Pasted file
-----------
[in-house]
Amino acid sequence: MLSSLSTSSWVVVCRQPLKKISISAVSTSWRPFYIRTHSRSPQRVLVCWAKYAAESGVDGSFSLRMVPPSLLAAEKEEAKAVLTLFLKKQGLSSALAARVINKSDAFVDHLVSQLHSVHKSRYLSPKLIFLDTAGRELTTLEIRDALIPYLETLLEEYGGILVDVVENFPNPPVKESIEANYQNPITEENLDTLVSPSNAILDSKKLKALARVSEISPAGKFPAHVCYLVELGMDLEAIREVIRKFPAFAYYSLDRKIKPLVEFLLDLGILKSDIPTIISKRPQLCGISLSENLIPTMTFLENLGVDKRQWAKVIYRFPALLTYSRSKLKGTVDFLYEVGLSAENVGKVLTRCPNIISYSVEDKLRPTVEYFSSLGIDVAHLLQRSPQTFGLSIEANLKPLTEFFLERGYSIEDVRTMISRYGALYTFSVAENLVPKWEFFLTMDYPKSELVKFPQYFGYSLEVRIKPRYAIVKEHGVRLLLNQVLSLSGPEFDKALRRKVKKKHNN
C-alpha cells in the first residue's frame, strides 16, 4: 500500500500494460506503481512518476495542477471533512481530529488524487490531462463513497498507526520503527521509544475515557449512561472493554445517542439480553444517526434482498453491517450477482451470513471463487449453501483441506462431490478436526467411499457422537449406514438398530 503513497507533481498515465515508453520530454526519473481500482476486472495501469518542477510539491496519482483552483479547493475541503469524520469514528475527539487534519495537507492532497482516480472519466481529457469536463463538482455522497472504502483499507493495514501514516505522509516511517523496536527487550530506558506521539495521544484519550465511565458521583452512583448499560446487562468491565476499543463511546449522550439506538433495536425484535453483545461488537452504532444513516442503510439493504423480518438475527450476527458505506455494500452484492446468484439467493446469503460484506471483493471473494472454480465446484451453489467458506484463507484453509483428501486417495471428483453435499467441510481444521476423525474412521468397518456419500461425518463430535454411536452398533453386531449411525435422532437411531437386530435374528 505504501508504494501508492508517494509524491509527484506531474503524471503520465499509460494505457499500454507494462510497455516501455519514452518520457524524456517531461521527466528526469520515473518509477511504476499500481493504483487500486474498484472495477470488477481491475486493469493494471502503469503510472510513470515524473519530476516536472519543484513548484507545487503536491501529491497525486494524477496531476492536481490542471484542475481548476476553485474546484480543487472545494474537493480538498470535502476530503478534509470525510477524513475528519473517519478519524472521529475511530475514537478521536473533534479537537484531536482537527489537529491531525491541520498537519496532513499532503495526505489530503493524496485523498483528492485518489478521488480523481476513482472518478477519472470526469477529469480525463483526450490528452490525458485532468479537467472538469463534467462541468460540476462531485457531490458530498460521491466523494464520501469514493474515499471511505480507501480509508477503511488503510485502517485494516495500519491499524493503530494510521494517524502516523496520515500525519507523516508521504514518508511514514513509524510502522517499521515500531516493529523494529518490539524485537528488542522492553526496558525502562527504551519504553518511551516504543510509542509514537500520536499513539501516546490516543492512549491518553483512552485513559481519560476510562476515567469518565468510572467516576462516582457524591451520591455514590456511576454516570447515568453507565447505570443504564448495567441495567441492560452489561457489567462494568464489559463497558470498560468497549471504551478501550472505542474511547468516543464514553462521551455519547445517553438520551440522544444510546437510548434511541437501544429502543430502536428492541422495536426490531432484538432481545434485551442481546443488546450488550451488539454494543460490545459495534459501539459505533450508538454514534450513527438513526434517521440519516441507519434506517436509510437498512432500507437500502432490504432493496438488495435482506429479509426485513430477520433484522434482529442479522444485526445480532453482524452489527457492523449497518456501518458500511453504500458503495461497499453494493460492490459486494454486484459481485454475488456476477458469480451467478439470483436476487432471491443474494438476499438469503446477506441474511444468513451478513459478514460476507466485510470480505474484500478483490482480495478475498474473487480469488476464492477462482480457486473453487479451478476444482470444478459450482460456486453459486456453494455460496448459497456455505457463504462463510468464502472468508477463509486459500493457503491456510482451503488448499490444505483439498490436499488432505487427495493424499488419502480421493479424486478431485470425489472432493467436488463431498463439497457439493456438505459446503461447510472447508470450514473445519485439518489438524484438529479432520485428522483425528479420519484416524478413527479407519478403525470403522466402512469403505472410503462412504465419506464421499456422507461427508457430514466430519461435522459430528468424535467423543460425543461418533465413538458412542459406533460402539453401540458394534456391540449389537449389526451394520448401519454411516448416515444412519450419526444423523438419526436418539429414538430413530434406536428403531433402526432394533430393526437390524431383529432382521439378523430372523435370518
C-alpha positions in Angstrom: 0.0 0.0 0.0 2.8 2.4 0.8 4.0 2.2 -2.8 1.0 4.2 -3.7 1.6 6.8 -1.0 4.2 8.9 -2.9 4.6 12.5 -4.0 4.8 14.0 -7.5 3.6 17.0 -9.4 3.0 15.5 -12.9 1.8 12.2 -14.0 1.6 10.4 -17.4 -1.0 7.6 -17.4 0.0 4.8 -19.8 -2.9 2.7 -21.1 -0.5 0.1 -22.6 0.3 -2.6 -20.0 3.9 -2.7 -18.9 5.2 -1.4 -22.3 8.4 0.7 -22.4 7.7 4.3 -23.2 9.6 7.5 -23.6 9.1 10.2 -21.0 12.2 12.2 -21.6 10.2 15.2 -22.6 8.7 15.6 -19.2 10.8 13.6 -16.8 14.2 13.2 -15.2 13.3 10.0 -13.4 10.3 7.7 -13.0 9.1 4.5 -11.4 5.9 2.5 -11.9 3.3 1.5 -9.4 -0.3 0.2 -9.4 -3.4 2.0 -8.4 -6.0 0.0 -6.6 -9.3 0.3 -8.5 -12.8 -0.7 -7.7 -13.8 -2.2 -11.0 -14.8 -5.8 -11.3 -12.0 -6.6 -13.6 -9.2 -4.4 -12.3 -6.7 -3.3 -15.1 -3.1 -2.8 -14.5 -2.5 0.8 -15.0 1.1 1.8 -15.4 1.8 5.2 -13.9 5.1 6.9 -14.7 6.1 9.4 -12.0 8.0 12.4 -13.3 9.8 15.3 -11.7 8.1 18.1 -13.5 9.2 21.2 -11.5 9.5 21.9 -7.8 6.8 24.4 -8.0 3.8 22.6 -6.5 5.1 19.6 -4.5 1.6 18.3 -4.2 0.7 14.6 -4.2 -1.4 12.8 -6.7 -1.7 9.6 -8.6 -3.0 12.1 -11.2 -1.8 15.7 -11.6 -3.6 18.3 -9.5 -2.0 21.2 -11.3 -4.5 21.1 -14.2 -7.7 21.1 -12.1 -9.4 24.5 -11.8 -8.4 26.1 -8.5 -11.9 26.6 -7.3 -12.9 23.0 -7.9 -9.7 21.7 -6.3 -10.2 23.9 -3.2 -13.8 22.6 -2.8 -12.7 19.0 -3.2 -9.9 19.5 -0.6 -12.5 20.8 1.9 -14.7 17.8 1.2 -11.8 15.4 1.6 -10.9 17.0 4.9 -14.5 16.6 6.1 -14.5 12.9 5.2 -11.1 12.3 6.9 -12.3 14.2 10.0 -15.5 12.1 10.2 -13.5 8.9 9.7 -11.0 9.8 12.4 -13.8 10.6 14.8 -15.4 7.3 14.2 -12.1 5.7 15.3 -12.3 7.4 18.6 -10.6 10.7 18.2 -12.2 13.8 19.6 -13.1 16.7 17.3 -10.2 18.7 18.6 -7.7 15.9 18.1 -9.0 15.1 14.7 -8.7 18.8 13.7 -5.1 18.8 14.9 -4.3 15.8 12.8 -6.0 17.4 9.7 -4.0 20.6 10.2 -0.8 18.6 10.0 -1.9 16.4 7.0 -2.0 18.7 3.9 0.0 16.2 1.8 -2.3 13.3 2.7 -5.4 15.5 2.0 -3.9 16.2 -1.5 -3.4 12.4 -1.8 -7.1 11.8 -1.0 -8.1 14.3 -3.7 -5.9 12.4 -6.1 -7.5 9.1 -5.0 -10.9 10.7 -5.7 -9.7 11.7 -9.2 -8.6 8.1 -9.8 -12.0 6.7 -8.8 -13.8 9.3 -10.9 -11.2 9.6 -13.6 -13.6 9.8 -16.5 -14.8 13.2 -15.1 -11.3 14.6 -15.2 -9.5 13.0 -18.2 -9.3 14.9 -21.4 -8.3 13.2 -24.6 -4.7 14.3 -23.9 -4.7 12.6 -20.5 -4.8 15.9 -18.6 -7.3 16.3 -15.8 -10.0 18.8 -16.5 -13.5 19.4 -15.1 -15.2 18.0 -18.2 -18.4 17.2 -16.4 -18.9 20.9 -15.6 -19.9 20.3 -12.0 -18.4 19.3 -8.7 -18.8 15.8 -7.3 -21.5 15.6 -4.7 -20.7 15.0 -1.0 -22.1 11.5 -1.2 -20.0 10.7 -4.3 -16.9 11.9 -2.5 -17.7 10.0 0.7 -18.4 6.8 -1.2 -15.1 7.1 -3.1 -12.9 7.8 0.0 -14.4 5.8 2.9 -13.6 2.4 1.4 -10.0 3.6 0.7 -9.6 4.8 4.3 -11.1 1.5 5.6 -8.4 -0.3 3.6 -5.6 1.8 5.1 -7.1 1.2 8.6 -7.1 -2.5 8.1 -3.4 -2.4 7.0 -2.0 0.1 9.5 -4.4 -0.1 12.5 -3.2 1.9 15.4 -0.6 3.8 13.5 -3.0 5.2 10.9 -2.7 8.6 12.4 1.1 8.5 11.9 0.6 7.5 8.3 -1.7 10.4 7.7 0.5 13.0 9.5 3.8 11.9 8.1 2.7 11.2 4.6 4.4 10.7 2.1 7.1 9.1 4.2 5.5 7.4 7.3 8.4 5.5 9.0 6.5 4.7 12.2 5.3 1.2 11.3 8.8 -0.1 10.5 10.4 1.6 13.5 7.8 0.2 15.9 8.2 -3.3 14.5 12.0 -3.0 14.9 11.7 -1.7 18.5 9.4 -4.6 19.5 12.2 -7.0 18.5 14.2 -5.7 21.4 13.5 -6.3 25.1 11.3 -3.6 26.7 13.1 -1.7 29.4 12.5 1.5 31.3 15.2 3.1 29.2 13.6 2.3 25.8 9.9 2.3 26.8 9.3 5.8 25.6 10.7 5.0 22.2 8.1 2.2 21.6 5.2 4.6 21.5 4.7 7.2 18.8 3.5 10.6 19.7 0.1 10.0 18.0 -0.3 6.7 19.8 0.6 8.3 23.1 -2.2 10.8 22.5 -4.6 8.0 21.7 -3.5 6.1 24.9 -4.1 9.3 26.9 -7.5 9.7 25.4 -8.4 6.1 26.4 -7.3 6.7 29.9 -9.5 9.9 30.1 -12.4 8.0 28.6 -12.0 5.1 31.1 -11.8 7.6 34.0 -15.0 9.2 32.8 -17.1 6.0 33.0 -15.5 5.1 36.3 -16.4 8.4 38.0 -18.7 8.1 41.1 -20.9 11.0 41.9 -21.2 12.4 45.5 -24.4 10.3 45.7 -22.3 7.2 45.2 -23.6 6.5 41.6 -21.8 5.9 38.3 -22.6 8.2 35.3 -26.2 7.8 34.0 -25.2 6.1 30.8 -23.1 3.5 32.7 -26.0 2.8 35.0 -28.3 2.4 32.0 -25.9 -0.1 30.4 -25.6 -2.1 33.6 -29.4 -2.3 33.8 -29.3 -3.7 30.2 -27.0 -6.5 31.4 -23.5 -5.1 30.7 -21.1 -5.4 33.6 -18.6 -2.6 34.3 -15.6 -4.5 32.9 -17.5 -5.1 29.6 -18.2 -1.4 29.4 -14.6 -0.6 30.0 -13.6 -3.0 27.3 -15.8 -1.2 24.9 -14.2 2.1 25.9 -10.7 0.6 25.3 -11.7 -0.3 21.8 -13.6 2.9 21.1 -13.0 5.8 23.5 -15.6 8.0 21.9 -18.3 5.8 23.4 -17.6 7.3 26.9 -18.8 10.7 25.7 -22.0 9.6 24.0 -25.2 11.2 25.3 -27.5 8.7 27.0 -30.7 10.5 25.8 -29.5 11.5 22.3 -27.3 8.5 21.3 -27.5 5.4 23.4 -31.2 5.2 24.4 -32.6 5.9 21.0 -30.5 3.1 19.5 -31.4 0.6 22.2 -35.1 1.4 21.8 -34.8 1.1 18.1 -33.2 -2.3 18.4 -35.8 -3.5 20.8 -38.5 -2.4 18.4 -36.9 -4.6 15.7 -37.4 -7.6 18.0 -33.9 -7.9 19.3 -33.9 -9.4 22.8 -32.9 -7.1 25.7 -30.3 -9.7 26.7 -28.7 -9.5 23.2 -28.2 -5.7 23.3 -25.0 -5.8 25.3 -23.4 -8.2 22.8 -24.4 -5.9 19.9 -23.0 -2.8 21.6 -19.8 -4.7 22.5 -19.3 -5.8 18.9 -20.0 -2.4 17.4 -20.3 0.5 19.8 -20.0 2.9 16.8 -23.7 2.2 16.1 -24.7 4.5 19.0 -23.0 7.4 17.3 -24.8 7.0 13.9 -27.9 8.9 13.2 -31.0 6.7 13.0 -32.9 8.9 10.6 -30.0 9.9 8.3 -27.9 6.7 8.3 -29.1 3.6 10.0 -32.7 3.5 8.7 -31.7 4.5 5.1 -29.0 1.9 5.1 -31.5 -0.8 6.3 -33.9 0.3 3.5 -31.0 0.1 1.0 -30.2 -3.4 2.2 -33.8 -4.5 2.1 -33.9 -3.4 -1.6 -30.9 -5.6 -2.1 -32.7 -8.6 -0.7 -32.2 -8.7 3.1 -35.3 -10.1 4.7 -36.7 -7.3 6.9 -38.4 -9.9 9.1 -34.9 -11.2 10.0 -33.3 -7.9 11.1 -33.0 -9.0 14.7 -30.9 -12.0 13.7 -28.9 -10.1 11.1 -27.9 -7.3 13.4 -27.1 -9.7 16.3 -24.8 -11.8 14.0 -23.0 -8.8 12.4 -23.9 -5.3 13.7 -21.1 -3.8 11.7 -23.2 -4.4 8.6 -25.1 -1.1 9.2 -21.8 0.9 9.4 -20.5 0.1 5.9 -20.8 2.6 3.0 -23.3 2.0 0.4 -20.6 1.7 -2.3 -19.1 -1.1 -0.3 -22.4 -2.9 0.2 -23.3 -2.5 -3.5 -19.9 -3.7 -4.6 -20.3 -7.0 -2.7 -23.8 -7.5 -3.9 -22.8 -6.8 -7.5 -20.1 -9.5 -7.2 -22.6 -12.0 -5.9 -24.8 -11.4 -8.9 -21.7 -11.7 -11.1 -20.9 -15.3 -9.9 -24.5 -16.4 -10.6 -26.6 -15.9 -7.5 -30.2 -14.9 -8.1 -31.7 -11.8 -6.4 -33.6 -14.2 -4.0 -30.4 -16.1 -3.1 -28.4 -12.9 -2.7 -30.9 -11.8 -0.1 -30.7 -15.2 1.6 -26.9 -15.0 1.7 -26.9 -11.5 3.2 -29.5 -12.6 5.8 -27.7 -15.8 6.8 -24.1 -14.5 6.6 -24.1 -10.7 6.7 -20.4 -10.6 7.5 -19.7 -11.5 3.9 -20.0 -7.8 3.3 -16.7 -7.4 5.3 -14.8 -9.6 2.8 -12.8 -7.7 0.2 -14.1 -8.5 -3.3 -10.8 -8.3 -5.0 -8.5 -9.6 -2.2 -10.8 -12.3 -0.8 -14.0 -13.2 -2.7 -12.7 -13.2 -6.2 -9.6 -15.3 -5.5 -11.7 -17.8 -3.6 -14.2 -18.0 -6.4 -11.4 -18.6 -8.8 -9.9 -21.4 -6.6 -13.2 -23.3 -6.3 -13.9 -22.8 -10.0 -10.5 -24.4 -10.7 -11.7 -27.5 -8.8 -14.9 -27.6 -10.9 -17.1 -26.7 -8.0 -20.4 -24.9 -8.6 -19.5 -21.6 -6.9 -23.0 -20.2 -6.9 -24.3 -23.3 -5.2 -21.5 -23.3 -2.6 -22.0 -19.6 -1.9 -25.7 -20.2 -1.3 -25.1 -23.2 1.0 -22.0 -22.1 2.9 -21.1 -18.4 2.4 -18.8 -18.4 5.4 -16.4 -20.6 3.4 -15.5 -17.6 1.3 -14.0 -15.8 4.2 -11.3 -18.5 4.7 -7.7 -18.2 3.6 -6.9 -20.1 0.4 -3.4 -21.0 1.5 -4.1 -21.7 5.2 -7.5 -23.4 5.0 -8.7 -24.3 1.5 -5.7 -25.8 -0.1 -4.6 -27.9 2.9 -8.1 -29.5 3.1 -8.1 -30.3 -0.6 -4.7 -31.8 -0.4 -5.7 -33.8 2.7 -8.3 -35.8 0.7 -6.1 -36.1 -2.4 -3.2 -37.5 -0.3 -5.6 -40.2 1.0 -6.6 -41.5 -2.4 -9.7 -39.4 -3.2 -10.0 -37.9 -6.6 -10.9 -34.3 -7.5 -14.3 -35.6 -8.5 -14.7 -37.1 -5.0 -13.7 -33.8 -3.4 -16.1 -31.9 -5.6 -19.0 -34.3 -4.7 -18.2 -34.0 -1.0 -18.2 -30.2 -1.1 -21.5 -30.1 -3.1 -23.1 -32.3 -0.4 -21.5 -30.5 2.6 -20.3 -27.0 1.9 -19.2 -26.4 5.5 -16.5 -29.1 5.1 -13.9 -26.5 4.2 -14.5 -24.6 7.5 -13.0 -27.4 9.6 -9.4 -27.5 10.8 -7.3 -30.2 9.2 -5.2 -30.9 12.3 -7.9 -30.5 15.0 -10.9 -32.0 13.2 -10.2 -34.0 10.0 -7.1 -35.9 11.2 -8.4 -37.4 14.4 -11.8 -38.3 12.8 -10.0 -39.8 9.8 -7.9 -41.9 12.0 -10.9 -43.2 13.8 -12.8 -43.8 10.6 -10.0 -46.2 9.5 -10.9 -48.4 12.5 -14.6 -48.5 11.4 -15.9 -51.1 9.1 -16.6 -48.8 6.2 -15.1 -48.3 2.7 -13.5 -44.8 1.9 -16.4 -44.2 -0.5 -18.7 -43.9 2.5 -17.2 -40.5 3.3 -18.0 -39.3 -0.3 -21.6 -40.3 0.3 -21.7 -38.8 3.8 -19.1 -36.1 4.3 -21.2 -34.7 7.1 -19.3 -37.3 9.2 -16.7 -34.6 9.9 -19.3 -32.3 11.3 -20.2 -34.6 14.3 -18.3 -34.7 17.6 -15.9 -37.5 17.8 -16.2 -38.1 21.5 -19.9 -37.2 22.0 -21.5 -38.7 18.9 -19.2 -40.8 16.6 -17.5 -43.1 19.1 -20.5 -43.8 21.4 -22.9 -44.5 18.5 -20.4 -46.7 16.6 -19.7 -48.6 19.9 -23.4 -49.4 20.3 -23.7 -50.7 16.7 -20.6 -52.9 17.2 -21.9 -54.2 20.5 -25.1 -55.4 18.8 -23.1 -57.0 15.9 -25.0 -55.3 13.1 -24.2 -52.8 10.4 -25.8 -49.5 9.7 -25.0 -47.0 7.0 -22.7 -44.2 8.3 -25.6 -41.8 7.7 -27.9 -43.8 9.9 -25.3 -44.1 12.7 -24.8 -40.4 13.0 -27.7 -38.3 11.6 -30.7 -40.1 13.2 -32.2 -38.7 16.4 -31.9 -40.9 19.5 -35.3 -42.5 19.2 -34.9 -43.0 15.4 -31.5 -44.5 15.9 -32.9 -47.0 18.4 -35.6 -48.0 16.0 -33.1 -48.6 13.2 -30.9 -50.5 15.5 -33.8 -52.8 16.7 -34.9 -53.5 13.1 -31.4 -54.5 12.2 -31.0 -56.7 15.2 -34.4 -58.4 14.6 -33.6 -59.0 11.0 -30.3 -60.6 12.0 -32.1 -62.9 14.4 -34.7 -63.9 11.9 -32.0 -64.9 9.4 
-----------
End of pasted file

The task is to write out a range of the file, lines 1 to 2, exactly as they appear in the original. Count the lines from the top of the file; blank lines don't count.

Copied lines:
[in-house]
Amino acid sequence: MLSSLSTSSWVVVCRQPLKKISISAVSTSWRPFYIRTHSRSPQRVLVCWAKYAAESGVDGSFSLRMVPPSLLAAEKEEAKAVLTLFLKKQGLSSALAARVINKSDAFVDHLVSQLHSVHKSRYLSPKLIFLDTAGRELTTLEIRDALIPYLETLLEEYGGILVDVVENFPNPPVKESIEANYQNPITEENLDTLVSPSNAILDSKKLKALARVSEISPAGKFPAHVCYLVELGMDLEAIREVIRKFPAFAYYSLDRKIKPLVEFLLDLGILKSDIPTIISKRPQLCGISLSENLIPTMTFLENLGVDKRQWAKVIYRFPALLTYSRSKLKGTVDFLYEVGLSAENVGKVLTRCPNIISYSVEDKLRPTVEYFSSLGIDVAHLLQRSPQTFGLSIEANLKPLTEFFLERGYSIEDVRTMISRYGALYTFSVAENLVPKWEFFLTMDYPKSELVKFPQYFGYSLEVRIKPRYAIVKEHGVRLLLNQVLSLSGPEFDKALRRKVKKKHNN